Well-differentiated neuroendocrine or carcinoid tumors are found most commonly in the gastrointestinal tract. When metastatic to the orbit, they tend to have a propensity for the extraocular muscles. The purpose of this study was to better understand the diversity in presentation of orbital carcinoid disease and to determine predictors for survival.
In this observational cross-sectional cohort study, data from 8 tertiary orbital practices were compiled. Demographic, clinical, pathologic, American Joint Committee on Cancer stage and grade, imaging, and management data were extracted for all the patients. Descriptive statistics were calculated. Subgroups were compared utilizing analysis of variance analyses and Kaplan–Meier curves. Time to progression and disease-specific and overall mortality were calculated. Comparisons were performed for the following a priori pairs: unknown versus known primary tumor, single versus multiple extraocular muscle involvement, unilateral versus bilateral orbital disease, extraocular muscle versus other orbital involvement, and excisional versus incisional surgery.
A total of 28 patients with carcinoid tumors of the orbit were identified. Of these, 57.1% of patients were female, the mean age at diagnosis of the primary tumor was 58.8 years and the mean age at diagnosis of orbital disease was 62.6 years. At primary presentation, all patients were American Joint Committee on Cancer stage III or IV and 21.4% demonstrated carcinoid syndrome. Muscle involvement was noted in 78.6% of patients, and of these, 72% were noted to have single muscle disease. Eight patients had no primary tumor identified; 3 of these 8 demonstrated disseminated disease at the time of diagnosis. The overall 5-year survival rate was 81.8% from diagnosis of primary tumor and 50% from diagnosis of orbital disease. Subgroup analysis revealed that patients with unilateral orbital disease when compared with bilateral orbital disease had a longer progression-free survival and time to death from all causes (p = 0.025). Patients with disease localized to the orbit at presentation had longer time to death than those with disseminated disease. Treatment with surgery, radiation, or octreotide did not appear to affect survival. Patients managed with systemic chemotherapy had a shorter time of survival than the rest of the group. All other subgroup comparisons were not found to be statistically significant.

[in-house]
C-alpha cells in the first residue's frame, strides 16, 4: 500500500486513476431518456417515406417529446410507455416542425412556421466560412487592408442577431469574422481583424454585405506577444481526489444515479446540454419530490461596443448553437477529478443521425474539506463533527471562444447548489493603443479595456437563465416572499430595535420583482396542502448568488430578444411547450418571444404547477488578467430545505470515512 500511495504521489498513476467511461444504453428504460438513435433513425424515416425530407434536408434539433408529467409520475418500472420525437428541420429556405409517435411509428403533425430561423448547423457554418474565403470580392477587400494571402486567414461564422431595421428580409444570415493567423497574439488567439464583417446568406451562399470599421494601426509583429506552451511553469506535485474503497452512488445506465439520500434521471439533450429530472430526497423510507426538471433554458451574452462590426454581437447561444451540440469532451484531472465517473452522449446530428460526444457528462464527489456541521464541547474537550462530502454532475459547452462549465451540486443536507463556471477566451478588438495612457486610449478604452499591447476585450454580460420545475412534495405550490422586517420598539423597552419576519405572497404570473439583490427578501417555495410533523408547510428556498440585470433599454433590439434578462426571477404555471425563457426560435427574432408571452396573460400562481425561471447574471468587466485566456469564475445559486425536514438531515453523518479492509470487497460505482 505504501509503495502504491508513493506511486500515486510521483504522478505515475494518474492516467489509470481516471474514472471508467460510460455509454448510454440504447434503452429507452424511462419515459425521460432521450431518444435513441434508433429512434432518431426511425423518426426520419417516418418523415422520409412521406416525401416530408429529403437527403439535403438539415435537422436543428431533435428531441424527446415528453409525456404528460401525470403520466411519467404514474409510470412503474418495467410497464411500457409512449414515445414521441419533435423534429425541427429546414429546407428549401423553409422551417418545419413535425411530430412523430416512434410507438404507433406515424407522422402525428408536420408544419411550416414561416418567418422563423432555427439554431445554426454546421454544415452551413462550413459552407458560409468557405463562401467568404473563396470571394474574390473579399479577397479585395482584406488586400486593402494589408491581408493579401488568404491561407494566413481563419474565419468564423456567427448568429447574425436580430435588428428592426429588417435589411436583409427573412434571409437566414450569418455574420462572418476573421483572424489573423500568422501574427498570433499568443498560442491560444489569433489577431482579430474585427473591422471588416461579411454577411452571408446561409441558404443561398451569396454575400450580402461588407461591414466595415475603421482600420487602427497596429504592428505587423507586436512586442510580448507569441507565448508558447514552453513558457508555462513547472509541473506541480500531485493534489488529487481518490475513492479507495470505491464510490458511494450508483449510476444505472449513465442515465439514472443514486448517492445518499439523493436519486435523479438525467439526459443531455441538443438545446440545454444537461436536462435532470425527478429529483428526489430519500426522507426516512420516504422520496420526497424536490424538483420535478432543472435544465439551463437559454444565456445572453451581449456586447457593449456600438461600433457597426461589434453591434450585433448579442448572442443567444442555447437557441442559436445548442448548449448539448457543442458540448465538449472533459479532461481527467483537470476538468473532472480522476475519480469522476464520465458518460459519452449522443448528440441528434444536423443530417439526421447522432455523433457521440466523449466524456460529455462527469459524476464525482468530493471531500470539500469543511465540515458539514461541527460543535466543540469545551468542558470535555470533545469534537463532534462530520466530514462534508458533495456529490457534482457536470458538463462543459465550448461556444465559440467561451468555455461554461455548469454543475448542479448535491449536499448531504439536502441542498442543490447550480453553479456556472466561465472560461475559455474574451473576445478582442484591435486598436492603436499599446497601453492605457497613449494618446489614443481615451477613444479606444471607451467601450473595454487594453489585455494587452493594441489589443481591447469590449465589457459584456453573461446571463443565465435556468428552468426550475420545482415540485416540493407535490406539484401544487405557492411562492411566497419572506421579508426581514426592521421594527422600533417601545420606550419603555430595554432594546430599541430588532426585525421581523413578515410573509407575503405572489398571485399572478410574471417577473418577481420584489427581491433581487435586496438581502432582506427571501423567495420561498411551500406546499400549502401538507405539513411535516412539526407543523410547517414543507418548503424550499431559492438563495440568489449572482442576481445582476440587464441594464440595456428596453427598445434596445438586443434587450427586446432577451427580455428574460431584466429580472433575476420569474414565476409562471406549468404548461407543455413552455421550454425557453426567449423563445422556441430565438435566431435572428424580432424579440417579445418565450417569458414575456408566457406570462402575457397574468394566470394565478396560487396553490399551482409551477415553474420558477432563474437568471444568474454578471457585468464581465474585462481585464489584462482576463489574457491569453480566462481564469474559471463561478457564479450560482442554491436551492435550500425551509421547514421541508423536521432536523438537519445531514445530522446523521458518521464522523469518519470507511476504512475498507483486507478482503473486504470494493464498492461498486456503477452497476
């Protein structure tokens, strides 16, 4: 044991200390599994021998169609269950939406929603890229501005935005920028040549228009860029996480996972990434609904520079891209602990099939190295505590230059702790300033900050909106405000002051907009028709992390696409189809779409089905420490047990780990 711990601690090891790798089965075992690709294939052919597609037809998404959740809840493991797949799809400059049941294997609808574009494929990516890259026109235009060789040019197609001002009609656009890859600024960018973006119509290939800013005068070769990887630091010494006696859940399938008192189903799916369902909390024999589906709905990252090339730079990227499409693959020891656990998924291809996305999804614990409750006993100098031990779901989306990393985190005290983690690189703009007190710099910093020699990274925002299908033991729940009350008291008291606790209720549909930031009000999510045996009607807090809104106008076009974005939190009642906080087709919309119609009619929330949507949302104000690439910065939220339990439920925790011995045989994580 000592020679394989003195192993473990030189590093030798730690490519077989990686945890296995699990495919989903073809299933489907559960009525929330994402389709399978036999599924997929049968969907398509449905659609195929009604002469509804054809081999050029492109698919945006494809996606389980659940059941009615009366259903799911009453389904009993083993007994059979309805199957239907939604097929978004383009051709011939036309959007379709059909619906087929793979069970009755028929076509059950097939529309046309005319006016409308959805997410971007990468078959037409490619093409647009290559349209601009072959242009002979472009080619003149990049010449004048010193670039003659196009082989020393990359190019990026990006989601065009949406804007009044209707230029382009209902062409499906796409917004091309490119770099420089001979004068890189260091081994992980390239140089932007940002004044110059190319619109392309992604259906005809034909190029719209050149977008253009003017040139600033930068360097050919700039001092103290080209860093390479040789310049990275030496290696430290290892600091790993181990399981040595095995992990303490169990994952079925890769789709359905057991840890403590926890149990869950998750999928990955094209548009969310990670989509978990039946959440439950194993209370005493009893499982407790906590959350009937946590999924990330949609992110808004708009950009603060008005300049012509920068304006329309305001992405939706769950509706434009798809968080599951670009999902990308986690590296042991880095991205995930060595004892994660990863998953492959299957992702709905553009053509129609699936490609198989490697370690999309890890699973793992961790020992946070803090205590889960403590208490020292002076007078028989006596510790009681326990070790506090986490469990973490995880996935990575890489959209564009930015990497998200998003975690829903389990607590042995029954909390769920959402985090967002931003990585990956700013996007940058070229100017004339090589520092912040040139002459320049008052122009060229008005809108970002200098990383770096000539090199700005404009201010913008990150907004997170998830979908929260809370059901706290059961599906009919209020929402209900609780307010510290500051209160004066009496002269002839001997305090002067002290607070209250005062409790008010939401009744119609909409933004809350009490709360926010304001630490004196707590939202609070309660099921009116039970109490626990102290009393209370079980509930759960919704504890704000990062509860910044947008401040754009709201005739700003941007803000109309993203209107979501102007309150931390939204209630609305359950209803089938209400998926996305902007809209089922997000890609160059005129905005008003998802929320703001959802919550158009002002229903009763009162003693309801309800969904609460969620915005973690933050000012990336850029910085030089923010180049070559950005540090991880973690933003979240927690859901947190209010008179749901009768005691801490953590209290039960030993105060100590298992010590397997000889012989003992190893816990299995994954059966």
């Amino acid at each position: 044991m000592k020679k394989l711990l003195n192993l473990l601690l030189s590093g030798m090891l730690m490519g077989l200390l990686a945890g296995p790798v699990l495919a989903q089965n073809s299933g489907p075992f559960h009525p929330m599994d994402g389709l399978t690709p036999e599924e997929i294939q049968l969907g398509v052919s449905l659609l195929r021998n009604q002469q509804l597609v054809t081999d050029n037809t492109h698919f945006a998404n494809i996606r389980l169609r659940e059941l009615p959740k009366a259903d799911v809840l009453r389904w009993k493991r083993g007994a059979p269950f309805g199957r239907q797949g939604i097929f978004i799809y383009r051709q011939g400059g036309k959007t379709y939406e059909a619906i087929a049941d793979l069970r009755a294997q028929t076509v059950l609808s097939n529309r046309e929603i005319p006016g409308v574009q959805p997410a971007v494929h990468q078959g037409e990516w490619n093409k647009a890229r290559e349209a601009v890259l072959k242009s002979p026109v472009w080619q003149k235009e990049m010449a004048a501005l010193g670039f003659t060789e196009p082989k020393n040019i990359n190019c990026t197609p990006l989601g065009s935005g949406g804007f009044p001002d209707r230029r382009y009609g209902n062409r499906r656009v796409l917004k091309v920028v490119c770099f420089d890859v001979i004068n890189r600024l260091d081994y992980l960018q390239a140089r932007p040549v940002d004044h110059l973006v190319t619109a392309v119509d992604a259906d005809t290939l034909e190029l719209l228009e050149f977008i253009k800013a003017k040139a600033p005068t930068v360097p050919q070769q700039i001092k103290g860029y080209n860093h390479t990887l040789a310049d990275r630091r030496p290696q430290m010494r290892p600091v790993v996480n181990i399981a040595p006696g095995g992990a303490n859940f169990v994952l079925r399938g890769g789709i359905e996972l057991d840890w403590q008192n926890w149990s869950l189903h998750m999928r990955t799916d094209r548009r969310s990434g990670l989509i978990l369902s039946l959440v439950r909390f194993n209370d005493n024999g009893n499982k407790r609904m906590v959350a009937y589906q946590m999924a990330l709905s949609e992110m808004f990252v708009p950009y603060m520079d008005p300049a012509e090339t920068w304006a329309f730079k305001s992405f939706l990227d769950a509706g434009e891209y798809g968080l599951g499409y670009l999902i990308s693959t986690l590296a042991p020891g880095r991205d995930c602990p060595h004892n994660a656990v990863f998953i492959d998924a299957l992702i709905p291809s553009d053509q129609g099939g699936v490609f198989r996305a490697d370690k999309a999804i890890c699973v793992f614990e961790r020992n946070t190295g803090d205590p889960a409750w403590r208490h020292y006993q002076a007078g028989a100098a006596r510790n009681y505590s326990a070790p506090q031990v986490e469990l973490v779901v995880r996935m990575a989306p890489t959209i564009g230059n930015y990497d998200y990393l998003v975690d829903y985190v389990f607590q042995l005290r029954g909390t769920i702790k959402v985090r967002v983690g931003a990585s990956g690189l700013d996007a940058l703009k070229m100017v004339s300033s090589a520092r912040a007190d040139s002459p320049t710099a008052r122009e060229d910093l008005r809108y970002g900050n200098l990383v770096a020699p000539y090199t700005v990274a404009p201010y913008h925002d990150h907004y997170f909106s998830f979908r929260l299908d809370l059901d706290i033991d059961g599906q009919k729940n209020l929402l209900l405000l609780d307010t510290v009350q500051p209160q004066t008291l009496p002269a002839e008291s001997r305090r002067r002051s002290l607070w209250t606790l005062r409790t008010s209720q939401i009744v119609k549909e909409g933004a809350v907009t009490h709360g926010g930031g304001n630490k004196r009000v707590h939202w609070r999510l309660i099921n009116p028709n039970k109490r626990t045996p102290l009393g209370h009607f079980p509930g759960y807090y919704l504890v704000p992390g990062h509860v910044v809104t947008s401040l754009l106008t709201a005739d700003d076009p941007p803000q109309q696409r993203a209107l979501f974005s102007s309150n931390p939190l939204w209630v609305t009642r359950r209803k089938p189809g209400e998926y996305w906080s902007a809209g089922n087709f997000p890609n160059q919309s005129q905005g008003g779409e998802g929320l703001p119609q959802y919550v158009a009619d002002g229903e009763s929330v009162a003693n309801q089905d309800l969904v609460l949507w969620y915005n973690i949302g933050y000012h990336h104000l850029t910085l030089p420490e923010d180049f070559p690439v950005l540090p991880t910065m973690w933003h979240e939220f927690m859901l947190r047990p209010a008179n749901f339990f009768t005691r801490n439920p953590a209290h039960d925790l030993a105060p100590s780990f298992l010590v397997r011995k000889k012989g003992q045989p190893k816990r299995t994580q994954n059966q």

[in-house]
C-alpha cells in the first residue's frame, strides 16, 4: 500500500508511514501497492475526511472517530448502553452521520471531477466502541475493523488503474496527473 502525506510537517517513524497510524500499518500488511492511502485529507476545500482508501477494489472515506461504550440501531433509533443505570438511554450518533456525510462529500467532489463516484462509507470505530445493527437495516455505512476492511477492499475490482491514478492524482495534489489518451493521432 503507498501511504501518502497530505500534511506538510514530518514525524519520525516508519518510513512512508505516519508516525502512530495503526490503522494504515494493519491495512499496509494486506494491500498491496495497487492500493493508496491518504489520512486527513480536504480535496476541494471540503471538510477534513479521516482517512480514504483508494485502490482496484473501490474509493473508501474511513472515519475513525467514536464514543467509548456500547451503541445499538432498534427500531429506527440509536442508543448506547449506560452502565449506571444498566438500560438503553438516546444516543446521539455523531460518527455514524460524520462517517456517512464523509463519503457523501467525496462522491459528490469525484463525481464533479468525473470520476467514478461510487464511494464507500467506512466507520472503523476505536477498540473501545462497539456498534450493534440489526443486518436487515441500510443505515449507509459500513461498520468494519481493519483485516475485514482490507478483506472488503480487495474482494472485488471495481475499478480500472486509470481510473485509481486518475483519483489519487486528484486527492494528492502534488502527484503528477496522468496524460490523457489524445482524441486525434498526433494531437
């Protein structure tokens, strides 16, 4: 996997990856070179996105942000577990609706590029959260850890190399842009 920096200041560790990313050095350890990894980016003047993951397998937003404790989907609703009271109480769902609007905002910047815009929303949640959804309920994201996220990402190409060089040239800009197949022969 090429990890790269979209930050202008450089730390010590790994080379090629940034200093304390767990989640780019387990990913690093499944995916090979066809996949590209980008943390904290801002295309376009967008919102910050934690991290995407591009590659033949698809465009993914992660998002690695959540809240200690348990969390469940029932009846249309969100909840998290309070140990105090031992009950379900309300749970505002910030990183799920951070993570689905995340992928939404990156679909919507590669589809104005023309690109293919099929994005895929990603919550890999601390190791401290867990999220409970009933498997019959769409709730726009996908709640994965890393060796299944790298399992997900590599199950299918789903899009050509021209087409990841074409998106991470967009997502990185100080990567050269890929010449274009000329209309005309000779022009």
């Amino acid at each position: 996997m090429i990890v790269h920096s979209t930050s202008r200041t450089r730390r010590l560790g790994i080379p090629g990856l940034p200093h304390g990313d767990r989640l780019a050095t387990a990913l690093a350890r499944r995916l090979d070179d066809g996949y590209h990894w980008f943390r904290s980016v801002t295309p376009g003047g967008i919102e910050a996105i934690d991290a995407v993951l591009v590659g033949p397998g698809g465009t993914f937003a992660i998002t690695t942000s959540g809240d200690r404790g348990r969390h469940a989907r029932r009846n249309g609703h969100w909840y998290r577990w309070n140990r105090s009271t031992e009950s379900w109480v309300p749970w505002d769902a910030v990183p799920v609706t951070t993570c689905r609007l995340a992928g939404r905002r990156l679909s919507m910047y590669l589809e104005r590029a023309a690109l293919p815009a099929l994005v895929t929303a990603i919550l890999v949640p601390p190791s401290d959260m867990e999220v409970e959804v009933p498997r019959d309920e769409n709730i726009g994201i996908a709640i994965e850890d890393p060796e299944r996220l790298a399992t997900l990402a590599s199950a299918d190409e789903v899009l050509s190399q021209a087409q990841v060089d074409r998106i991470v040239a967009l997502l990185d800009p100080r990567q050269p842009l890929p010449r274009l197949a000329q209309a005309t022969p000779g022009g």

Neuroendocrine tumors of the orbit represent a wide spectrum of disease, with some cases being part of disseminated disease, while others being localized presentations. This heterogeneity may be responsible for the slightly higher overall survival in these patients than others with metastatic carcinoid tumors in other locations.